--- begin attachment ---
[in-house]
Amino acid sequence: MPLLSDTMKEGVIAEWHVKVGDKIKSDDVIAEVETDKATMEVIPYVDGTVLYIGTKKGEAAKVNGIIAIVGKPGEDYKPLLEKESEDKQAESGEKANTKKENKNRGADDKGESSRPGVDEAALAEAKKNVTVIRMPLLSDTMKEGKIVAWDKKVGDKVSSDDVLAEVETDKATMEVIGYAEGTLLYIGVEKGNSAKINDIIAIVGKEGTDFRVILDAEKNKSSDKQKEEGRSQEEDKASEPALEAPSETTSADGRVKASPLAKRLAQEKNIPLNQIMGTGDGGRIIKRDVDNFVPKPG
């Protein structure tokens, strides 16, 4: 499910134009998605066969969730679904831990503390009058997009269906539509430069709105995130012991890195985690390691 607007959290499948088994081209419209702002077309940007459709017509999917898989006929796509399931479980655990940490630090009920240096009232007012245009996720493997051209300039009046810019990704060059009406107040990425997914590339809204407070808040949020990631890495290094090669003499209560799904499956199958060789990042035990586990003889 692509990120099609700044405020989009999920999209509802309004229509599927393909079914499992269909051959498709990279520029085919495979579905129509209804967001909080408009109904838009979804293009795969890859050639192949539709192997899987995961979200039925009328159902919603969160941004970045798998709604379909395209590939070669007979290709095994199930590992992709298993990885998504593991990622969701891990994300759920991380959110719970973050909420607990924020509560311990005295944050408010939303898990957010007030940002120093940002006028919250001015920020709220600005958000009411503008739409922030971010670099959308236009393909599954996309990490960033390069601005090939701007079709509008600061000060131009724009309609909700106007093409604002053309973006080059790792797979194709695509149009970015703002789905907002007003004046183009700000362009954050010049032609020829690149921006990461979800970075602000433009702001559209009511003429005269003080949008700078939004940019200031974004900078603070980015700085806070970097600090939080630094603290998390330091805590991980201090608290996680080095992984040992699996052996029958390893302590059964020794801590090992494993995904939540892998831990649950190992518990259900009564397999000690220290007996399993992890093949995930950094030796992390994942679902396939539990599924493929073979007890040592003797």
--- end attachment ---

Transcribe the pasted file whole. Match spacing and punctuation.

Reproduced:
[in-house]
Amino acid sequence: MPLLSDTMKEGVIAEWHVKVGDKIKSDDVIAEVETDKATMEVIPYVDGTVLYIGTKKGEAAKVNGIIAIVGKPGEDYKPLLEKESEDKQAESGEKANTKKENKNRGADDKGESSRPGVDEAALAEAKKNVTVIRMPLLSDTMKEGKIVAWDKKVGDKVSSDDVLAEVETDKATMEVIGYAEGTLLYIGVEKGNSAKINDIIAIVGKEGTDFRVILDAEKNKSSDKQKEEGRSQEEDKASEPALEAPSETTSADGRVKASPLAKRLAQEKNIPLNQIMGTGDGGRIIKRDVDNFVPKPG
């Protein structure tokens, strides 16, 4: 499910134009998605066969969730679904831990503390009058997009269906539509430069709105995130012991890195985690390691 607007959290499948088994081209419209702002077309940007459709017509999917898989006929796509399931479980655990940490630090009920240096009232007012245009996720493997051209300039009046810019990704060059009406107040990425997914590339809204407070808040949020990631890495290094090669003499209560799904499956199958060789990042035990586990003889 692509990120099609700044405020989009999920999209509802309004229509599927393909079914499992269909051959498709990279520029085919495979579905129509209804967001909080408009109904838009979804293009795969890859050639192949539709192997899987995961979200039925009328159902919603969160941004970045798998709604379909395209590939070669007979290709095994199930590992992709298993990885998504593991990622969701891990994300759920991380959110719970973050909420607990924020509560311990005295944050408010939303898990957010007030940002120093940002006028919250001015920020709220600005958000009411503008739409922030971010670099959308236009393909599954996309990490960033390069601005090939701007079709509008600061000060131009724009309609909700106007093409604002053309973006080059790792797979194709695509149009970015703002789905907002007003004046183009700000362009954050010049032609020829690149921006990461979800970075602000433009702001559209009511003429005269003080949008700078939004940019200031974004900078603070980015700085806070970097600090939080630094603290998390330091805590991980201090608290996680080095992984040992699996052996029958390893302590059964020794801590090992494993995904939540892998831990649950190992518990259900009564397999000690220290007996399993992890093949995930950094030796992390994942679902396939539990599924493929073979007890040592003797």